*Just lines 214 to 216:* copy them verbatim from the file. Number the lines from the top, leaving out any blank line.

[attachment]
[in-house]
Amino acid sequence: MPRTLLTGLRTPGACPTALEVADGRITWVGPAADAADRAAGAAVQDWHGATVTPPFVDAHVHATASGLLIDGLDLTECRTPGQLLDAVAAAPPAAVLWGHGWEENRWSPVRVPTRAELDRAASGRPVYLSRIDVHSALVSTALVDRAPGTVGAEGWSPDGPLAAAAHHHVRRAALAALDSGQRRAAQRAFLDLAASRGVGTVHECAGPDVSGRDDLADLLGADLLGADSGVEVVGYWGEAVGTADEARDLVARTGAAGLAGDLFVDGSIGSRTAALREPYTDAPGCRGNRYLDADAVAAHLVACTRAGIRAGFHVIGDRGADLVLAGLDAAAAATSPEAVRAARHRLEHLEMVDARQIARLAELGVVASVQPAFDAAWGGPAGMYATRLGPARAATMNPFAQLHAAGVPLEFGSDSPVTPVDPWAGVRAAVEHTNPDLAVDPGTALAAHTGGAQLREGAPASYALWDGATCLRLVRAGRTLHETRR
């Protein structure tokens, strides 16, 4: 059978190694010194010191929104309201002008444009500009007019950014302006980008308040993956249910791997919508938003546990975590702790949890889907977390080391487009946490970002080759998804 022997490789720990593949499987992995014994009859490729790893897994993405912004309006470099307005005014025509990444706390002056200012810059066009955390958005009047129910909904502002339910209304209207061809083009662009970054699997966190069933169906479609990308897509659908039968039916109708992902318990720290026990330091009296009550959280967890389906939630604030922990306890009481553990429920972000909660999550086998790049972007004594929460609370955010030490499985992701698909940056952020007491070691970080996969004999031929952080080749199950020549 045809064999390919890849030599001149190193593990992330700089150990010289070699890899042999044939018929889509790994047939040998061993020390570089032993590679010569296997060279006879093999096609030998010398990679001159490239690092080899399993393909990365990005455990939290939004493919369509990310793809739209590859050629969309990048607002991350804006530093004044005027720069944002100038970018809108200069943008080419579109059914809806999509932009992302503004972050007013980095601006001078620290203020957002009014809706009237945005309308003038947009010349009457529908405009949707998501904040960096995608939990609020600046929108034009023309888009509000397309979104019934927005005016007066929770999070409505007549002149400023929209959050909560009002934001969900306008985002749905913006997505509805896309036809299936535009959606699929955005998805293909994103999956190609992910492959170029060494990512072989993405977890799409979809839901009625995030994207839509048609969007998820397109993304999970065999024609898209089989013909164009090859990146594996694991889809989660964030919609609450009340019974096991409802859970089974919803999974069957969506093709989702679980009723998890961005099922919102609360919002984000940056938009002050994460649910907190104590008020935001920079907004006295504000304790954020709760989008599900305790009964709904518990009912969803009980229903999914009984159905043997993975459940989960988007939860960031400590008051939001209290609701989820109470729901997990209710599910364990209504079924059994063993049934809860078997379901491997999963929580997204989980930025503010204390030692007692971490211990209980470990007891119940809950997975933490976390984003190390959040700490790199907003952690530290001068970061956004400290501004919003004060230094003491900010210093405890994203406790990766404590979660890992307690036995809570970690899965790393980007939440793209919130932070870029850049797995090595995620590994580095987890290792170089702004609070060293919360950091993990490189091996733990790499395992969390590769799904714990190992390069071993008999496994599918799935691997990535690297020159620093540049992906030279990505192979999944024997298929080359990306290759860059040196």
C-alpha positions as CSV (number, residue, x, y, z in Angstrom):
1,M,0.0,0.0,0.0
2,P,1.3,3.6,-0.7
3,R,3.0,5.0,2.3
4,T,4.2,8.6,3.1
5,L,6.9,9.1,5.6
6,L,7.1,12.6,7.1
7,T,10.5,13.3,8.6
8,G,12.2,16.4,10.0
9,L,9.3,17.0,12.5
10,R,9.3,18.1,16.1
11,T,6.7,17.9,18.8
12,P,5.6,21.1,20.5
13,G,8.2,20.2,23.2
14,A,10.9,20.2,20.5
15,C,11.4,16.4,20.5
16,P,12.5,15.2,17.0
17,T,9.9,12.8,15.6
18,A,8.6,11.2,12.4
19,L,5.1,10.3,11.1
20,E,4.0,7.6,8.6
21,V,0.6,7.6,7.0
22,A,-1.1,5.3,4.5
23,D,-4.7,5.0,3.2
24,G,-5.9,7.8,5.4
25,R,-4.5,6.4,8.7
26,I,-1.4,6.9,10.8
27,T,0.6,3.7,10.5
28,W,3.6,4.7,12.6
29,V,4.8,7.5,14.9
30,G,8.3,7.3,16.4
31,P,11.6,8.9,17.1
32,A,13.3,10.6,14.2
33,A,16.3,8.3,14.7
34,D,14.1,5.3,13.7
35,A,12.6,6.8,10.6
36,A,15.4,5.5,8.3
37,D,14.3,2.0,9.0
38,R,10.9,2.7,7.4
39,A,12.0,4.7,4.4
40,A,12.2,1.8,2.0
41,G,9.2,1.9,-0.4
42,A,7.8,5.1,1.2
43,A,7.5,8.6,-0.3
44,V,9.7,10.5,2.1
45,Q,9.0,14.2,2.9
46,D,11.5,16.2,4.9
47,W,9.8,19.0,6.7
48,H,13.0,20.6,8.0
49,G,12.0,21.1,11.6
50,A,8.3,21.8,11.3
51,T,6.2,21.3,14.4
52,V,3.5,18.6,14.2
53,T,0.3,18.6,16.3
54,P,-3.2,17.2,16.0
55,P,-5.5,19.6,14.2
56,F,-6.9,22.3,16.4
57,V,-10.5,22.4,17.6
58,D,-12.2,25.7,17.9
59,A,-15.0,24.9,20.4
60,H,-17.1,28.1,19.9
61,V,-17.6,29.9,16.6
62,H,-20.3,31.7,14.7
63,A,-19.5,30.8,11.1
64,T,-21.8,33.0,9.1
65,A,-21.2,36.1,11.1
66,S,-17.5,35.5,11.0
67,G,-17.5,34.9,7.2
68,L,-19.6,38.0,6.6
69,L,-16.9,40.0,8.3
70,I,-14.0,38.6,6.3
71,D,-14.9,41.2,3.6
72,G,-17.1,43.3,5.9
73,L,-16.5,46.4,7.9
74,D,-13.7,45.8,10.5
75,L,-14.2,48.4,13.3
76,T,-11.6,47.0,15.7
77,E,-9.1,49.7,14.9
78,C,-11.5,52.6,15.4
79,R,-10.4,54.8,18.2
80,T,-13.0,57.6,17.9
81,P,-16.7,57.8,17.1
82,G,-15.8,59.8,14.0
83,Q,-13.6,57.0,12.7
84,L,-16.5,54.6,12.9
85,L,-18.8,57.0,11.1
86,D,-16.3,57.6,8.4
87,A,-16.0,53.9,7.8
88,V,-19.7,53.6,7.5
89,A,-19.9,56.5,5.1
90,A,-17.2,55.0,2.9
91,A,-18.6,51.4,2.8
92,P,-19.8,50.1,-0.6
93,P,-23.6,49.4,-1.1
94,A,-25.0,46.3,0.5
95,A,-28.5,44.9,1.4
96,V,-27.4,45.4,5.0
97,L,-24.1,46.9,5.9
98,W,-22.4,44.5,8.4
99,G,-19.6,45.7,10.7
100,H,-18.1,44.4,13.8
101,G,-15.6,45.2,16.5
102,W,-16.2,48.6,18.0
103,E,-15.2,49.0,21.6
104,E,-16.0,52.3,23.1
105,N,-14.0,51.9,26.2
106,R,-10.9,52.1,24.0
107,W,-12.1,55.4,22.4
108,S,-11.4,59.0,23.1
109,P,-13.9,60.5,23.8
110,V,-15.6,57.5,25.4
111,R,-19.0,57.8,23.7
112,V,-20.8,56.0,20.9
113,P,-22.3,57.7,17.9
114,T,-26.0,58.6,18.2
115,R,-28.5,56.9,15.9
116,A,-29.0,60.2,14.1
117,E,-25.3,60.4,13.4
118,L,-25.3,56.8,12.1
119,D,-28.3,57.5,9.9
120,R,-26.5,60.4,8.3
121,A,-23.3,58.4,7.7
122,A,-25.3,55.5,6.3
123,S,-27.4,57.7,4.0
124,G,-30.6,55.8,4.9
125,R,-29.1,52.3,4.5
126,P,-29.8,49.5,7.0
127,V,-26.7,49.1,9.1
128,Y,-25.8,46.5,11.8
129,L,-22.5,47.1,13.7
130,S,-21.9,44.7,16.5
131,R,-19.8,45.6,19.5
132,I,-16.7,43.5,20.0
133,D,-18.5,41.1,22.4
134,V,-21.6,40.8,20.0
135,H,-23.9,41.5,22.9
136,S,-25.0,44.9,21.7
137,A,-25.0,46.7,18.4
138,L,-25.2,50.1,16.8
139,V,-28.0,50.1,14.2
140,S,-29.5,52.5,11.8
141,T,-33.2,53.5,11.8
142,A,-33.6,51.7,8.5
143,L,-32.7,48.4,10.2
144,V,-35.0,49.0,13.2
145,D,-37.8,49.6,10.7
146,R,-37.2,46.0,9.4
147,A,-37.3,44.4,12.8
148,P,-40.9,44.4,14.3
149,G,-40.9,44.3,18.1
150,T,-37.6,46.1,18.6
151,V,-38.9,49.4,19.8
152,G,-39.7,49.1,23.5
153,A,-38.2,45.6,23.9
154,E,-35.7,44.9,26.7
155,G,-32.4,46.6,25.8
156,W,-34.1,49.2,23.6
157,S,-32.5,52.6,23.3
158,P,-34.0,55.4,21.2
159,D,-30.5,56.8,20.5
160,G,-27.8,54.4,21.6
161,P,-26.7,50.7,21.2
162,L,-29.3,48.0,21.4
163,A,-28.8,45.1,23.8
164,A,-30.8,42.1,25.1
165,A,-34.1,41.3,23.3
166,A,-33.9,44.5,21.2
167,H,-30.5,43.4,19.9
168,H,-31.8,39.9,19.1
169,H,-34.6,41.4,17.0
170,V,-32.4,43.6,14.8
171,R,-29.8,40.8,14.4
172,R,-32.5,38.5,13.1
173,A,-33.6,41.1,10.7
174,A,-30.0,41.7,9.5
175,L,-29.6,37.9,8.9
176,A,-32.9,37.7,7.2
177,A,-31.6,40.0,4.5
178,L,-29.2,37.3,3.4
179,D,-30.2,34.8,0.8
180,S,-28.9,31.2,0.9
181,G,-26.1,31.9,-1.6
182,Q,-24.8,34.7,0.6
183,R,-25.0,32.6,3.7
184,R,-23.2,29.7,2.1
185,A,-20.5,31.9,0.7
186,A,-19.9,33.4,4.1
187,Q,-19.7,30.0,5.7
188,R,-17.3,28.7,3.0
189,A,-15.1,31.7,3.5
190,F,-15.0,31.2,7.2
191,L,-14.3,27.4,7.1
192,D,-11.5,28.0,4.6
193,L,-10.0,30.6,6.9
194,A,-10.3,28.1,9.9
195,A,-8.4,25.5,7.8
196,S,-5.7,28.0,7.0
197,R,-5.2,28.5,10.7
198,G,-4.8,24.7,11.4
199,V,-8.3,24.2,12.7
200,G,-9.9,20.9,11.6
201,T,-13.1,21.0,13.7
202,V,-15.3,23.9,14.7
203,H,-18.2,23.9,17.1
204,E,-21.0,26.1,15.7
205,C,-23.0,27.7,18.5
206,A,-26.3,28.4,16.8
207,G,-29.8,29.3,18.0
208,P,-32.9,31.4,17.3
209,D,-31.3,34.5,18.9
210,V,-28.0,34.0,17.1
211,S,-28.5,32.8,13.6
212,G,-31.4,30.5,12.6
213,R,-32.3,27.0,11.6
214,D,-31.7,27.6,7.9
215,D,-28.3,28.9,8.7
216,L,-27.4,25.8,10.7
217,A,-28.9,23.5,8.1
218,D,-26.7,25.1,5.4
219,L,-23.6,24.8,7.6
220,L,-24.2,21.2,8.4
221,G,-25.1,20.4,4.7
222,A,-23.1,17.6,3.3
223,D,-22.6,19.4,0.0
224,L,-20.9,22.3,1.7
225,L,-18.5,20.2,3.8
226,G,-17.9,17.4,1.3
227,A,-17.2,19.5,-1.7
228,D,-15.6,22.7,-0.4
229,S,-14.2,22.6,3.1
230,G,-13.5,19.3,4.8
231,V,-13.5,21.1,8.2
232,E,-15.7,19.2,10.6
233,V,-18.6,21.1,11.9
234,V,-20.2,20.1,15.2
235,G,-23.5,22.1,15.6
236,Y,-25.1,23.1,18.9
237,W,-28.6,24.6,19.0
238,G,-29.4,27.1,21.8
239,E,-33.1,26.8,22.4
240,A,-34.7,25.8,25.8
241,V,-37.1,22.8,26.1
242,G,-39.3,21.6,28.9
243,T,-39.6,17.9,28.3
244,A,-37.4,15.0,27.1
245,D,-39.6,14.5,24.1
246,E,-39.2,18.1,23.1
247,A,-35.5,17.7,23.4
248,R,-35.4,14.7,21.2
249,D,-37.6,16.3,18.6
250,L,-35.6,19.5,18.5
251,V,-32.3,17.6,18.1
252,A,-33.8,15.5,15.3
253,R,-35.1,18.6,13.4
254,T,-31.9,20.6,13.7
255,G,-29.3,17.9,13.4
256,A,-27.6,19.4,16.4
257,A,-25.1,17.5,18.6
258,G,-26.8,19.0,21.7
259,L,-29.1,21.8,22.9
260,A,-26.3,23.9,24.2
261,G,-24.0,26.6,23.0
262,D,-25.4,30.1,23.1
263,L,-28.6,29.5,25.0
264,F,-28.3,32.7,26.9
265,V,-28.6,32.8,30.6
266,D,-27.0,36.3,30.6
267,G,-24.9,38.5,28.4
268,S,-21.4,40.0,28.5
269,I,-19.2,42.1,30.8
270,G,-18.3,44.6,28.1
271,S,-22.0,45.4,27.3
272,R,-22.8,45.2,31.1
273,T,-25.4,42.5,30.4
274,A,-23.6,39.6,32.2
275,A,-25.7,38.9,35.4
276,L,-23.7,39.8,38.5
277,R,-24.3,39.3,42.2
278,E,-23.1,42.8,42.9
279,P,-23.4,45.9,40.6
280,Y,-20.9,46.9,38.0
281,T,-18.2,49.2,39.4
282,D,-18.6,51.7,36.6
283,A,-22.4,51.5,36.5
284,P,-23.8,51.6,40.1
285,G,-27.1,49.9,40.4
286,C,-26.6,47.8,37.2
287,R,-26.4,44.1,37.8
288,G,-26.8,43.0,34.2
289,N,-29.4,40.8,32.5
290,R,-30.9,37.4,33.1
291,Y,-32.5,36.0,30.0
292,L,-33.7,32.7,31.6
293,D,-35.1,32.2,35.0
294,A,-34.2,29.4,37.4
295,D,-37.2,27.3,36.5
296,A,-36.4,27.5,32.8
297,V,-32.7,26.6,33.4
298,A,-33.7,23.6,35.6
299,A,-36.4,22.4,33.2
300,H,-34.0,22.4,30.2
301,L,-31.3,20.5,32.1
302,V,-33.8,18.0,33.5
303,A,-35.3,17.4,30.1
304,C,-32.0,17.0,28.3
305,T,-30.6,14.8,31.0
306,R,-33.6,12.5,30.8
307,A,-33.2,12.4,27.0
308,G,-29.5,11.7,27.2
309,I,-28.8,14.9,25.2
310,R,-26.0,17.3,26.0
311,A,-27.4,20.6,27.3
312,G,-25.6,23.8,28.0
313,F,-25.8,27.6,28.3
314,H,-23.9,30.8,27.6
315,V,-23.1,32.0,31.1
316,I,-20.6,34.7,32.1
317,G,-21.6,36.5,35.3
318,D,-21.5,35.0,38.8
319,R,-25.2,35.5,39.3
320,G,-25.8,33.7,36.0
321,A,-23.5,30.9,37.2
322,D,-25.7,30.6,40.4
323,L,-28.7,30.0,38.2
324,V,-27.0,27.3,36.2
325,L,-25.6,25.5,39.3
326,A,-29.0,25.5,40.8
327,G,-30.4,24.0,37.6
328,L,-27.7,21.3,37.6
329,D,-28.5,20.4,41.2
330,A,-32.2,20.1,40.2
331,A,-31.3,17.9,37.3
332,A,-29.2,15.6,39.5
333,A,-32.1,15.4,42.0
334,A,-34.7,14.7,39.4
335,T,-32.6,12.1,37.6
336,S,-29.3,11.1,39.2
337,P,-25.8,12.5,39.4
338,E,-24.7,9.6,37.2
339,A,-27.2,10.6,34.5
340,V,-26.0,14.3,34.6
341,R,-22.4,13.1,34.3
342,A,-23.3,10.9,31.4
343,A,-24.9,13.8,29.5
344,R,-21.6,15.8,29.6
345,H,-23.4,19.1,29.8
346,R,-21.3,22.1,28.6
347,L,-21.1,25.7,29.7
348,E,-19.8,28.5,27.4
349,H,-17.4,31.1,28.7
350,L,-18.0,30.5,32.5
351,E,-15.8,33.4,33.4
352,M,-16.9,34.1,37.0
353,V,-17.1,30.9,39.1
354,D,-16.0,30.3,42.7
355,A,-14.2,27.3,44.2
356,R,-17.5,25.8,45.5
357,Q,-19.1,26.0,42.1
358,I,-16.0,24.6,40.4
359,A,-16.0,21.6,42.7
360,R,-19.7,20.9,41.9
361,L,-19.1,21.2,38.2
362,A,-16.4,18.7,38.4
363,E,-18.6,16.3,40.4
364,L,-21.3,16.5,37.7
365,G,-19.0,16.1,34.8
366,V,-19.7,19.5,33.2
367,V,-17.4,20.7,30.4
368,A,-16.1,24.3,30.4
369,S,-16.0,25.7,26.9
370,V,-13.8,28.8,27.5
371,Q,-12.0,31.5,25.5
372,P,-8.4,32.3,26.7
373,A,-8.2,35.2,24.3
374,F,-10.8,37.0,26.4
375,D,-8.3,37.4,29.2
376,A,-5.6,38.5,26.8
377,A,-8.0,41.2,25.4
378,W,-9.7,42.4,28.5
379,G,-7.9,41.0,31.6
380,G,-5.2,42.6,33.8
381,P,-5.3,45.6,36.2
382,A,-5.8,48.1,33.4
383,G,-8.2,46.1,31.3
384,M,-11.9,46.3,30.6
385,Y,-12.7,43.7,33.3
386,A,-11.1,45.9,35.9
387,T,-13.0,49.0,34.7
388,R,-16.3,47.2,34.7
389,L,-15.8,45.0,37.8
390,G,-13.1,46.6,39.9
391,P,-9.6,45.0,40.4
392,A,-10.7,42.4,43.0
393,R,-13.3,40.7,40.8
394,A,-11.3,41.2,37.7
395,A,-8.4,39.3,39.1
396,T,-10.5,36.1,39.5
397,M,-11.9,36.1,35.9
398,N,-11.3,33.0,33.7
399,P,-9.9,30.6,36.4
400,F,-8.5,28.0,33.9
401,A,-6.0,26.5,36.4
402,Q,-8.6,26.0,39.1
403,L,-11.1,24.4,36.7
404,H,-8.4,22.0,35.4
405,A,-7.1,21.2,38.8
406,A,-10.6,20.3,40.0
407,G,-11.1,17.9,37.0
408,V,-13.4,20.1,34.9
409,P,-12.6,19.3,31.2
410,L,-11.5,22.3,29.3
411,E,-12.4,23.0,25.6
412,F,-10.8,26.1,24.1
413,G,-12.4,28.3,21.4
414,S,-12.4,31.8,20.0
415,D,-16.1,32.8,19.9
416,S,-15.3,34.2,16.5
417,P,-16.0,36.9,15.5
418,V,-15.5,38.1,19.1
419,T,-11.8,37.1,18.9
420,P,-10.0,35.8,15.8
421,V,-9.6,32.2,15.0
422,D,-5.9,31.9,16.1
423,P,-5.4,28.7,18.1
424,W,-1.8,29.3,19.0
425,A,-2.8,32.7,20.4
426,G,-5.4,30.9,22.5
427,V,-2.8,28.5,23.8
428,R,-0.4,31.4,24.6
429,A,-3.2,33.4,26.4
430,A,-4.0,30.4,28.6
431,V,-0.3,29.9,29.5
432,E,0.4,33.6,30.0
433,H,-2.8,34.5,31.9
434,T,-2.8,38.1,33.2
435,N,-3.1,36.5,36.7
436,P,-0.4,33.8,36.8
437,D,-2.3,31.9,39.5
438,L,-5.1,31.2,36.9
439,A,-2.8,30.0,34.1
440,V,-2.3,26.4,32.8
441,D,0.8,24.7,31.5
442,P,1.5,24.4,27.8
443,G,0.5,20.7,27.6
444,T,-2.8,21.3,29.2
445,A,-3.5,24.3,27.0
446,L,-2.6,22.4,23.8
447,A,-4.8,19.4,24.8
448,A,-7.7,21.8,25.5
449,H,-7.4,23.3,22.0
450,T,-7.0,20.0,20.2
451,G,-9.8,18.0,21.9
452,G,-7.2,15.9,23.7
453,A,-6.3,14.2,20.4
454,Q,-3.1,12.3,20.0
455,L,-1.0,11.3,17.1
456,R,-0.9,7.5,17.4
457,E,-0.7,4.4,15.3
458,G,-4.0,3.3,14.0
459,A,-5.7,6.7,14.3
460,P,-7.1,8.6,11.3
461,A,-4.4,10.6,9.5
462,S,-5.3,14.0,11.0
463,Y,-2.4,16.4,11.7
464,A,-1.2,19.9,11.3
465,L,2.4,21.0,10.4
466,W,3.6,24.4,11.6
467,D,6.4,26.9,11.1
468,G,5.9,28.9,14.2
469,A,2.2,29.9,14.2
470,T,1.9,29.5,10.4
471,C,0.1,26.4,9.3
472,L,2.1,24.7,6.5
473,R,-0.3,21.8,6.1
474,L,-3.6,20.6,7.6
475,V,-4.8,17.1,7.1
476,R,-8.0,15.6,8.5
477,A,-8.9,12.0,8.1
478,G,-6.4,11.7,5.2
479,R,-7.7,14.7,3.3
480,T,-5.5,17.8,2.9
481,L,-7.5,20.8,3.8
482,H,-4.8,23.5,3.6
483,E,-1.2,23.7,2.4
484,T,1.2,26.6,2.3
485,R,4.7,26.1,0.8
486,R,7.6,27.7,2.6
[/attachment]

210,V,-28.0,34.0,17.1
211,S,-28.5,32.8,13.6
212,G,-31.4,30.5,12.6